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How Constitutional Law Protects Americans’ Rights

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Constitutional law is the study and interpretation of the principles that underlie individual rights and self-government in a given society. It guards against the encroachment of one person’s will over another and ensures that there are minimal government restrictions on individual liberty.

The Constitution provides the ‘supreme law of the land’ and guarantees citizens certain inalienable rights which cannot be taken away by any authority or state. These rights, called fundamental rights, are held in esteem as they are considered to be beyond price or material value.

The Constitution establishes several fundamental rights for all citizens such as right to life, freedom of speech and expression, right against arbitrary arrest; right to education, etc. These rights are granted equally to every citizen and cannot be subjected to any kind of dilution by either State or Central governments.

In order to safeguard these fundamental rights, it is essential that a person knows their constitutional legal implications at every stage—from understanding the basics of constitutional laws, how they operate within our system and up until when they can be implemented by state authorities.

What is Constitutional Law?

Constitutional law is the study and interpretation of the United States Constitution. The Constitution is a source of legal authority in the United States and when questions about democracy or authority are brought up, Constitutional law becomes important. The Supreme Court makes decisions about the Constitution and rules on cases which address laws within the Constitution.

Because Constitutional law involves interpreting the Constitution, this topic deals with issues of democracy, the Bill of Rights, and the power of state or federal government. When court cases appear that deal with these topics, it’s most likely a matter of Constitutional law.

Importance of Constitutional Law in Protecting Rights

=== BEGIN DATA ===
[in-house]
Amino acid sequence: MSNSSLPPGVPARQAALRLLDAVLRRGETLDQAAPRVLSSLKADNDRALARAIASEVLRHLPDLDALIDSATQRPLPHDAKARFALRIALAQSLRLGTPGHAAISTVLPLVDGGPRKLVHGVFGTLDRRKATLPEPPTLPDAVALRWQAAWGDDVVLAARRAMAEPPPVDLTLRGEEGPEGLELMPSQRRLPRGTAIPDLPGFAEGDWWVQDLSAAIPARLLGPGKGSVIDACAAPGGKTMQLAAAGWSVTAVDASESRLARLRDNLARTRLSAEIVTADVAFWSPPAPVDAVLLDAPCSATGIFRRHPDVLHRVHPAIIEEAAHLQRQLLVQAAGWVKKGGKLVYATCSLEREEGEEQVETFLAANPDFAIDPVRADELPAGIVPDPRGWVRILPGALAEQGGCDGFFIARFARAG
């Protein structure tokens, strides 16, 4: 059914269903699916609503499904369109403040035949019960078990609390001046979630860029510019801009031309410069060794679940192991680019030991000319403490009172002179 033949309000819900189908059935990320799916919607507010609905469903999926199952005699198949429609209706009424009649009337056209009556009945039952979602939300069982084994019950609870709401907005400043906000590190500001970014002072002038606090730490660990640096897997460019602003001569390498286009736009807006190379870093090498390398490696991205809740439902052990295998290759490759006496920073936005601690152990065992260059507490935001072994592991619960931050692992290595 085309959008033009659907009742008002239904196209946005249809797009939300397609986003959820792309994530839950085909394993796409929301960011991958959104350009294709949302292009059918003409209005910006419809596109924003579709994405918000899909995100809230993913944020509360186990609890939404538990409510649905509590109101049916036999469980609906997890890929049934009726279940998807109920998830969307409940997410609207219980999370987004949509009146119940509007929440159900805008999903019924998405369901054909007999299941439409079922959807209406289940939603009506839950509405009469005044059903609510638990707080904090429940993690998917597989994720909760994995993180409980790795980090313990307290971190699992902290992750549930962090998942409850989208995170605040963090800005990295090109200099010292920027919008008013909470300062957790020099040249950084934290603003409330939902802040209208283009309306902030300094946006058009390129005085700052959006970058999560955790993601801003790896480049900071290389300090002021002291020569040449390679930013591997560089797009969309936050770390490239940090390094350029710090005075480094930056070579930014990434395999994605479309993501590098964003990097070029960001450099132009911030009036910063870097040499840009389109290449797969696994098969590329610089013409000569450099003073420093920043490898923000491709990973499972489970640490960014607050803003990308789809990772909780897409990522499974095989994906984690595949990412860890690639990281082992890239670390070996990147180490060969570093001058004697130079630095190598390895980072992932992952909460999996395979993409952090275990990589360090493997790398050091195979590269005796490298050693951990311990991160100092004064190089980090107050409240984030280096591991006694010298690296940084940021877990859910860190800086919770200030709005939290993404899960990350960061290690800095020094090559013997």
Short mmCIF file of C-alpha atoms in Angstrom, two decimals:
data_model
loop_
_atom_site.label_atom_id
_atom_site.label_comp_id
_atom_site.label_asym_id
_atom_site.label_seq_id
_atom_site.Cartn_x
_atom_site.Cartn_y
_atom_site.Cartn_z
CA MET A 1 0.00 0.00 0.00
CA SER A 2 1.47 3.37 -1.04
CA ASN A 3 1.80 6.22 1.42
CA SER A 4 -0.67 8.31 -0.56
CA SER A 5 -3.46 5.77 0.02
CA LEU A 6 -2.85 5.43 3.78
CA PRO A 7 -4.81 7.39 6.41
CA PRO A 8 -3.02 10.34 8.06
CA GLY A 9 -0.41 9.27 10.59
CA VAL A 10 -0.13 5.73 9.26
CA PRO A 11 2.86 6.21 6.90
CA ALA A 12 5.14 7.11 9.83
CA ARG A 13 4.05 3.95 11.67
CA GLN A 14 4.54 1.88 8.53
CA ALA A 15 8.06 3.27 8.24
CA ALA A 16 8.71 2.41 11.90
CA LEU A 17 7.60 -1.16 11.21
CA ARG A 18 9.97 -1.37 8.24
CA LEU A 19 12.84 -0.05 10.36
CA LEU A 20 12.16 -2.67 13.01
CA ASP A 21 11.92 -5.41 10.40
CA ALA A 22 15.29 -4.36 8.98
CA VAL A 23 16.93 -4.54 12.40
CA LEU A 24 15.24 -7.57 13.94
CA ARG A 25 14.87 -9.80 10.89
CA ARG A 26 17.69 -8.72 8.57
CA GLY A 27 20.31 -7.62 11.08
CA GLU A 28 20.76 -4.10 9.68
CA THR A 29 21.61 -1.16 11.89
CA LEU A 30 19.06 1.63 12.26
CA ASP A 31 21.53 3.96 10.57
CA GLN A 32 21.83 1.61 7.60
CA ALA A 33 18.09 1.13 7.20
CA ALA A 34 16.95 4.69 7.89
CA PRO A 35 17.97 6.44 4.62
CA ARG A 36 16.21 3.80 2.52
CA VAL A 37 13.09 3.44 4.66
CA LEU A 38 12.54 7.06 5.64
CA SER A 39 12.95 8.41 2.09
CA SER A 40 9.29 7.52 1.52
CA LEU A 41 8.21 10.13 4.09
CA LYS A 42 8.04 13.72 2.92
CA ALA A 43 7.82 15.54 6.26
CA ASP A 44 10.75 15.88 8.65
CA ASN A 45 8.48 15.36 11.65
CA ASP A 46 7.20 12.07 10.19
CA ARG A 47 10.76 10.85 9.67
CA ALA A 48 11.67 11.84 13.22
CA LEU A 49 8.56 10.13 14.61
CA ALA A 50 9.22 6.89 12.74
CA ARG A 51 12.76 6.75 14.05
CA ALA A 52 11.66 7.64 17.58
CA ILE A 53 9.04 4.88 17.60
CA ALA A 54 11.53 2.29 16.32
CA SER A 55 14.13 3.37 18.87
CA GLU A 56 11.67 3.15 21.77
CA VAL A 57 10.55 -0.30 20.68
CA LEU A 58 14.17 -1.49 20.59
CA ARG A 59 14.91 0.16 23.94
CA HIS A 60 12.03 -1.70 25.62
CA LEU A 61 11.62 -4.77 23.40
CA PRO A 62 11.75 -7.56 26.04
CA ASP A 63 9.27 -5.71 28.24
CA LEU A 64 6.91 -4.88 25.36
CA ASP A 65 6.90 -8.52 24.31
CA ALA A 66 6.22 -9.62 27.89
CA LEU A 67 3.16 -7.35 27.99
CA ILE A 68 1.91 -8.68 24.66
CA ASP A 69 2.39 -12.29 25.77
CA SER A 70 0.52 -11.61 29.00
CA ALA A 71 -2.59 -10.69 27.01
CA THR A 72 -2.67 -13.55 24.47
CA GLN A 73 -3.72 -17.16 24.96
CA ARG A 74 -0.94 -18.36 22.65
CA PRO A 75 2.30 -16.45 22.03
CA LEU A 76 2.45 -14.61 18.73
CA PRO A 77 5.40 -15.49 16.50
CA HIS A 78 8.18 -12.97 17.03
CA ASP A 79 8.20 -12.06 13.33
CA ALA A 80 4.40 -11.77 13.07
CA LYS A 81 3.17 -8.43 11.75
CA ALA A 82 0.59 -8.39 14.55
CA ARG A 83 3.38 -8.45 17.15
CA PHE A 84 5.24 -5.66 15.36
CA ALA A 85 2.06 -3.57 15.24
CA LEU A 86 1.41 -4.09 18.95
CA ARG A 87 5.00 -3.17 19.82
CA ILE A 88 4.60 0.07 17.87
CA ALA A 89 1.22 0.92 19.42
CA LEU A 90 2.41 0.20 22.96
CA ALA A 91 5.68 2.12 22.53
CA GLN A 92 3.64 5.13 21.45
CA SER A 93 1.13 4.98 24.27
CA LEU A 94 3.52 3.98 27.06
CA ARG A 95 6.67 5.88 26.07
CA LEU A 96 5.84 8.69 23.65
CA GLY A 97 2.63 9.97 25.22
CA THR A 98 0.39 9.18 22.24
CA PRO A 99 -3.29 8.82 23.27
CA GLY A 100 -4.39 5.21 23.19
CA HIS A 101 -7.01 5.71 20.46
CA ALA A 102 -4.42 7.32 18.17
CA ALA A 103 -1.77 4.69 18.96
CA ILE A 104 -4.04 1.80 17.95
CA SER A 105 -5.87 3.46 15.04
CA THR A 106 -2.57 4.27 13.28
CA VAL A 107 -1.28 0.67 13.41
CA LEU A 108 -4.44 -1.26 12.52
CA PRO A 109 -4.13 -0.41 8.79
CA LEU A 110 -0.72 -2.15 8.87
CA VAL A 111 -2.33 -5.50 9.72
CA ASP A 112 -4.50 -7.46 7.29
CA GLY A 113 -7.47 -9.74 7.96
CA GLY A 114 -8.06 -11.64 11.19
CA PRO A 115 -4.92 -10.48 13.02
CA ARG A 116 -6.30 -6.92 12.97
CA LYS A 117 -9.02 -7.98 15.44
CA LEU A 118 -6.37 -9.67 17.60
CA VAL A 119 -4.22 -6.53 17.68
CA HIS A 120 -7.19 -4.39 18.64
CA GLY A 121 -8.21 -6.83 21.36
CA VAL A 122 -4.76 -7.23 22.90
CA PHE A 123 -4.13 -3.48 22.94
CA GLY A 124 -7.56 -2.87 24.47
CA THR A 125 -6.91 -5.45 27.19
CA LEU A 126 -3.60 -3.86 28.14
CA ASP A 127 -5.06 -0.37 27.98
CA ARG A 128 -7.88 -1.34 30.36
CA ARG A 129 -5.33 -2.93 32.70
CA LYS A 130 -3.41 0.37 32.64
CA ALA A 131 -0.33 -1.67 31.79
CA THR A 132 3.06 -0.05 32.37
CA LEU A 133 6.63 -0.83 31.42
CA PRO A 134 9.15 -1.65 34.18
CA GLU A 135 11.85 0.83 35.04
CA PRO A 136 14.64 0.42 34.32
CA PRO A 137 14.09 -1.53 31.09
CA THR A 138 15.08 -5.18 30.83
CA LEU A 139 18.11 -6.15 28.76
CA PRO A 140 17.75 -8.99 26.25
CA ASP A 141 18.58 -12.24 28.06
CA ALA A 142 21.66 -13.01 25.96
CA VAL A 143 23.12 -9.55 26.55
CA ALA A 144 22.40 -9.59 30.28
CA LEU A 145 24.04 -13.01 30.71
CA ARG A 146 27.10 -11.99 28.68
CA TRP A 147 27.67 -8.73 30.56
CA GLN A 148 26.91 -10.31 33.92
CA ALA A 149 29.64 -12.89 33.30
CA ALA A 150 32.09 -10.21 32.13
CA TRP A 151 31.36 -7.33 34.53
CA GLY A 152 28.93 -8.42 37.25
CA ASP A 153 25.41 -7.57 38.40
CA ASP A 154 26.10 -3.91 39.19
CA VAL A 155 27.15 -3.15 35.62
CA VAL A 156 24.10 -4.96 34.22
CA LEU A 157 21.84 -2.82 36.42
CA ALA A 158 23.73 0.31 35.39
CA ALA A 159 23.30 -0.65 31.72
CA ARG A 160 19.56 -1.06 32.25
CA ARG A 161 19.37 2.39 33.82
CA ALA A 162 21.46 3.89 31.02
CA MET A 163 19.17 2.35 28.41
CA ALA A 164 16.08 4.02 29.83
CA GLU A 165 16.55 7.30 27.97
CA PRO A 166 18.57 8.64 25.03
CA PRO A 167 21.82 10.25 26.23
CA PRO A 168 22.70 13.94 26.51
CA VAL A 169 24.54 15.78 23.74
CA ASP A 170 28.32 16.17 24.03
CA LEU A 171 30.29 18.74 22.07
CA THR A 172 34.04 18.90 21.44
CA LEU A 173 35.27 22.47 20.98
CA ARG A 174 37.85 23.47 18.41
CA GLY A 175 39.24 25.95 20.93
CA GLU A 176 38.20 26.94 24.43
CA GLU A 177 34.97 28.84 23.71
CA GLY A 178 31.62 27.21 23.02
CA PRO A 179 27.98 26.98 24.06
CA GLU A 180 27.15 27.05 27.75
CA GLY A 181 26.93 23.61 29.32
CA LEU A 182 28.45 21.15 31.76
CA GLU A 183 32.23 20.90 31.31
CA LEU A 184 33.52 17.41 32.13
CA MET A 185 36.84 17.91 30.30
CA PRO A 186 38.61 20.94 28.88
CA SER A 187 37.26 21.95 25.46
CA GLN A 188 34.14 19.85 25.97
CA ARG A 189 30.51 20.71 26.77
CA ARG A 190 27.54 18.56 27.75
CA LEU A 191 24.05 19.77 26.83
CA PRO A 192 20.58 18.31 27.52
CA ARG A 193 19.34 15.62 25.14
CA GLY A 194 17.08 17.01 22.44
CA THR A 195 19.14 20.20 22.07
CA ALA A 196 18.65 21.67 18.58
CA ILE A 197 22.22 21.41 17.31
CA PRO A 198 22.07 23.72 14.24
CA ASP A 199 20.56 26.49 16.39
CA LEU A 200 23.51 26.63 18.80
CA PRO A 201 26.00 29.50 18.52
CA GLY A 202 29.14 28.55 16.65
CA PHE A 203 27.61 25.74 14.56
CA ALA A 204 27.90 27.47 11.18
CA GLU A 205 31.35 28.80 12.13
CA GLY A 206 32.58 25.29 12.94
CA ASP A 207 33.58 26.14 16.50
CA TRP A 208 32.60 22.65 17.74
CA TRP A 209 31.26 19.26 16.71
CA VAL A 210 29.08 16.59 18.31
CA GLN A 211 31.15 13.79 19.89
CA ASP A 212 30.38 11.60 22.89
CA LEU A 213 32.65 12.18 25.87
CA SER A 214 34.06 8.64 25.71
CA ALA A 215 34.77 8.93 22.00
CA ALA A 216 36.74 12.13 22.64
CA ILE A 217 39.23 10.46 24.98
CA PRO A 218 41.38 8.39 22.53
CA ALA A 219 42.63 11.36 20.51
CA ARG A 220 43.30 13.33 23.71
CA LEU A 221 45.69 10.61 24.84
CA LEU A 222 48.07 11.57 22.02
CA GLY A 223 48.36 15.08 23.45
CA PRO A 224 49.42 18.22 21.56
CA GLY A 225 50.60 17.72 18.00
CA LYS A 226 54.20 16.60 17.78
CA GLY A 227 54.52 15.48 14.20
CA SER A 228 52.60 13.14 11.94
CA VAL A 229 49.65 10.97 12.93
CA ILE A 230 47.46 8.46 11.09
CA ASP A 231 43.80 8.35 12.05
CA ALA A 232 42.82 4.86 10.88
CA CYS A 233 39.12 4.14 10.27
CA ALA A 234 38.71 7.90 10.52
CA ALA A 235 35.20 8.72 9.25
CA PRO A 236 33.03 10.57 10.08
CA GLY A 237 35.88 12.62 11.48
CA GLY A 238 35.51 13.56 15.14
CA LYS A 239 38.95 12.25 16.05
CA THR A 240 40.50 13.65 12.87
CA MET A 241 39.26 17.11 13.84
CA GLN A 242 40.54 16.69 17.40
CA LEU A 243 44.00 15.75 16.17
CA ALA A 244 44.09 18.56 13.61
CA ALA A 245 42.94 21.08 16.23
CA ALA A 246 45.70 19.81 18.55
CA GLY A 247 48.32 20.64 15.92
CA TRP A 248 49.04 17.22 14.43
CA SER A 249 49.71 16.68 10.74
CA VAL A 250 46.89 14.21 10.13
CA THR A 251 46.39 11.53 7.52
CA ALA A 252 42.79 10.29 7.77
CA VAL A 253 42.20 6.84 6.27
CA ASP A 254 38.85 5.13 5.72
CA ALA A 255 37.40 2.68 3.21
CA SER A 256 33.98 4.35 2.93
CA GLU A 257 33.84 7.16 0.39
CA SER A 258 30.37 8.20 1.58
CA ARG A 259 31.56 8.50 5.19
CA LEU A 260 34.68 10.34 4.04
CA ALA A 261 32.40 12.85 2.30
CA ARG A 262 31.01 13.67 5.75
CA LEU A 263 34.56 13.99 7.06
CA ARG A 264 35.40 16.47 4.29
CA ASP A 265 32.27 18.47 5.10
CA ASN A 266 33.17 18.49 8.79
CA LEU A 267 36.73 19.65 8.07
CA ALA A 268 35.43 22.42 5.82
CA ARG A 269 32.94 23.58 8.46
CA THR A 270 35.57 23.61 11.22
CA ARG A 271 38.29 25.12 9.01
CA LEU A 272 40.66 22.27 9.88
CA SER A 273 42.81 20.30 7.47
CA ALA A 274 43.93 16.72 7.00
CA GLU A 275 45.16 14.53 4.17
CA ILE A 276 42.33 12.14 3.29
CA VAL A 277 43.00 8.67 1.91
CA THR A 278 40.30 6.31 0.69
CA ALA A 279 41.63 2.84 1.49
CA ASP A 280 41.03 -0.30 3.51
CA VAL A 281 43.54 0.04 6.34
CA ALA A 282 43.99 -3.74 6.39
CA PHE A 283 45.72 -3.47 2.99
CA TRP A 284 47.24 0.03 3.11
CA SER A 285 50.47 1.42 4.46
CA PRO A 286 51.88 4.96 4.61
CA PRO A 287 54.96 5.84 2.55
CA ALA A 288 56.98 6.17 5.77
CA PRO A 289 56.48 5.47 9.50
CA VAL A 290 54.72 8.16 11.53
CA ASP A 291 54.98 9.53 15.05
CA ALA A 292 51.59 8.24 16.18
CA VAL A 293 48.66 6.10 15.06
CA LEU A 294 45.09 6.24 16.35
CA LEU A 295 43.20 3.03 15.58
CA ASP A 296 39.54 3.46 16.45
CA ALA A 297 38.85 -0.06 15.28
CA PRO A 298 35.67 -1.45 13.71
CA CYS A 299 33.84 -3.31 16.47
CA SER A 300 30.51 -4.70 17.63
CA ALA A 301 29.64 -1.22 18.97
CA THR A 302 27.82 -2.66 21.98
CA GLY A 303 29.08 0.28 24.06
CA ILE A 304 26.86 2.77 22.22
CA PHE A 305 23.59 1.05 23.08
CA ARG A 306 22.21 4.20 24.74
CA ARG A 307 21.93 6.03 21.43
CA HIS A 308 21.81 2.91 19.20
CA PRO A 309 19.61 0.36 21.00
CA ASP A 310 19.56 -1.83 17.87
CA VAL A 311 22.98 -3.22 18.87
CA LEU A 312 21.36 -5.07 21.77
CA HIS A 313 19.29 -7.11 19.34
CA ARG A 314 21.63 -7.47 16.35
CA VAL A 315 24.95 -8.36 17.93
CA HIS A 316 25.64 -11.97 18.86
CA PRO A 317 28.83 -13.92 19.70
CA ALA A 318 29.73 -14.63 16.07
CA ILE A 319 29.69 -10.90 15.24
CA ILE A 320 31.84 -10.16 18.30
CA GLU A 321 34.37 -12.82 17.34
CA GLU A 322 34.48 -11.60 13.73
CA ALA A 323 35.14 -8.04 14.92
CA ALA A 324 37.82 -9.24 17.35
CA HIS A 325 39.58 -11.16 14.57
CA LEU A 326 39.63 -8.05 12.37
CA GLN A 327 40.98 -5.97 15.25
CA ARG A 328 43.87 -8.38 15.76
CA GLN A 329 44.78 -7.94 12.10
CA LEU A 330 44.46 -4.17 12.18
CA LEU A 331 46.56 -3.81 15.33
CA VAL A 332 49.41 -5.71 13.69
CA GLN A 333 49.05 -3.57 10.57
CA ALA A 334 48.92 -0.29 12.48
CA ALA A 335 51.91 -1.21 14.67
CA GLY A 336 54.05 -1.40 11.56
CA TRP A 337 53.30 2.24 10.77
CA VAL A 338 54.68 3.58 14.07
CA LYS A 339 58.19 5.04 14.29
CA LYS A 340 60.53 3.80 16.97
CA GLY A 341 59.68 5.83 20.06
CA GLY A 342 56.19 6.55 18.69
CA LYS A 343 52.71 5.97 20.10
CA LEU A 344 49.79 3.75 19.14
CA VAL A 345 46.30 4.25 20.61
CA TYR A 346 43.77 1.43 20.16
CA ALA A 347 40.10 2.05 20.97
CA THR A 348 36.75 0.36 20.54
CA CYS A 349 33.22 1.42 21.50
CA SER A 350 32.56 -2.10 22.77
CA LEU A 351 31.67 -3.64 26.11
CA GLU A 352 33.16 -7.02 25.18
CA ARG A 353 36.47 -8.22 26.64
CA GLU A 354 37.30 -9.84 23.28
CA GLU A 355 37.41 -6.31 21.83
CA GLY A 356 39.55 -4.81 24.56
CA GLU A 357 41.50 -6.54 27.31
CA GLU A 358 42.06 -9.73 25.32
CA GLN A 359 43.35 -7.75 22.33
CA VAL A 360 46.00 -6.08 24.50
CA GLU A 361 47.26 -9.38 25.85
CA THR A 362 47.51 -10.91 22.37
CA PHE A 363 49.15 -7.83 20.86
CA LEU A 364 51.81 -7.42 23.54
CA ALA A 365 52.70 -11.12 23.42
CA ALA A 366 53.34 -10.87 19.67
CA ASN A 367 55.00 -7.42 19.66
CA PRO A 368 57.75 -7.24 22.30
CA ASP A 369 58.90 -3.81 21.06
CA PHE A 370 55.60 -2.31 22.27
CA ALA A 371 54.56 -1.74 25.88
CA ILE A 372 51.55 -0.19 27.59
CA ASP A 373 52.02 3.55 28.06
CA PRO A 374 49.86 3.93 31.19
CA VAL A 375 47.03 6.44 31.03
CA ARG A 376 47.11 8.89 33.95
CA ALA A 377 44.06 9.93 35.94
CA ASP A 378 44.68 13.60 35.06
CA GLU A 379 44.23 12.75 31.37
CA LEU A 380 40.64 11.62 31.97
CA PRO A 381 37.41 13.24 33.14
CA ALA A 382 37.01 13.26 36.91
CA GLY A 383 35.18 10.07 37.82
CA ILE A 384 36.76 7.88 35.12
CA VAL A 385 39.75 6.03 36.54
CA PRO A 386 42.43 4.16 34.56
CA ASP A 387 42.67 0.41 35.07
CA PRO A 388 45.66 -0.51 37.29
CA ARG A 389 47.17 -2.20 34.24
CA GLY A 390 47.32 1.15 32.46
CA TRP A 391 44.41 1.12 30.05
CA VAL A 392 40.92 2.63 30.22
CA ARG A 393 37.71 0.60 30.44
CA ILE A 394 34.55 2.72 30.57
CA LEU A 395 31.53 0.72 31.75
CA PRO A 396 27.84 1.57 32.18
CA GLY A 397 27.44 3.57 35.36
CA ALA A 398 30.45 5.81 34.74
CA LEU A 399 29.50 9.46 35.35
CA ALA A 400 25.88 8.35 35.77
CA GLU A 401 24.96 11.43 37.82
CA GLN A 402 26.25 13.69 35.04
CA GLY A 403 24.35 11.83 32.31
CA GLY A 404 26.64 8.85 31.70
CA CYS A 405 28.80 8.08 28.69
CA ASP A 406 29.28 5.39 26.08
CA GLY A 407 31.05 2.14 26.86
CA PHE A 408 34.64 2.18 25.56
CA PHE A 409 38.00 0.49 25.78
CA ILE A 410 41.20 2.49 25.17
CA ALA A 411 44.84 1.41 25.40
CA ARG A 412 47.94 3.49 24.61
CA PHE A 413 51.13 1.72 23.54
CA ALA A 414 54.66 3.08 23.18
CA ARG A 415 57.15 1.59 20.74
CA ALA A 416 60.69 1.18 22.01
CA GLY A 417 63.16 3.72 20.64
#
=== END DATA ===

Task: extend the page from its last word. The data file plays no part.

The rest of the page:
As stated above, Constitutional law frequently deals with the Bill of Rights. The Bill of Rights are the first 10 Constitutional amendments which address American’s rights in relation to the power of the government. The first 10 amendments ensure that Americans’ inalienable rights are protected from the government. Thus, Constitutional law ensures that Americans’ rights are not being exploited by the government.

Additionally, Constitutional Law ensures there is a separation of power between the three federal branches of government: Judicial Branch, Legislative Branch, and Executive Branch. The Constitution states that each branch of government has specific powers and authority and one branch cannot become too powerful over the others.

With these checks and balances in place, Constitutional law ensures that democracy continues and Americans’ rights are protected.

Constitutional Amendments That Protect Americans’ Rights

Because the Bill of Rights contains 10 amendments which specifically protect Americans’ rights, these are the key regulations which define American citizens’ fundamental rights.

The First Amendment gives the freedom of speech, religion, press, assembly, and the right to petition the government. These freedoms provide Americans with the right to exist without the government interfering or restricting action. However, legislators have extended laws and situations where these freedoms are limited or adjusted – but they continue to exist.

The Fourth Amendment prevents unreasonable search and seizure for Americans. This means the government cannot search your property or take your possessions without a warrant.

The Fifth Amendment states that American citizens must not go through a criminal trial or punishment without due process – which means they must be treated fairly. This amendment also includes that citizens do not have to testify against themselves and they can not be tried for the same crime twice.

These three amendments are just a few examples of how the Constitution protects Americans’ rights and how Constitutional law follows these guidelines.

Constitutional Law and Supreme Court Cases

Cases that go to the Supreme Court deal with issues of Constitutional validity. The Supreme Court justices must review the case and decide if the issue at hand is supported or rejected by the Constitution. Once the justices have made their decision based on what the Constitution says, they make a ruling which impacts the entire nation.

Examples of Supreme Court Cases (Constitutional law) include:

  • Marbury vs. Madison (1803) – The courts have the right to strike down legislation on the basis of it being unconstitutional.
  • Brown vs. Board of Education (1954) – Racially segregated schools violated the Equal Protection Clause.
  • Miranda vs. Arizona (1966) – Police are required to tell people in their custody that they have the right to remain silent and the right to an attorney.

The Supreme Court plays a crucial role in defending Americans’ rights based on the contents of the Constitution.

Learn More Today

The Constitution is the fundamental law of the country and it was written with the intent of protecting the rights of its citizens. Constitutional law is one of the most important components of the United States as it works to protect our rights.

Visit Hanlon Law Sarasota today to learn more about Constitutional law and more legal resources.

Hanlon Law
1605 Main St Ste 1115
Sarasota, FL 34236
(941) 462-1789

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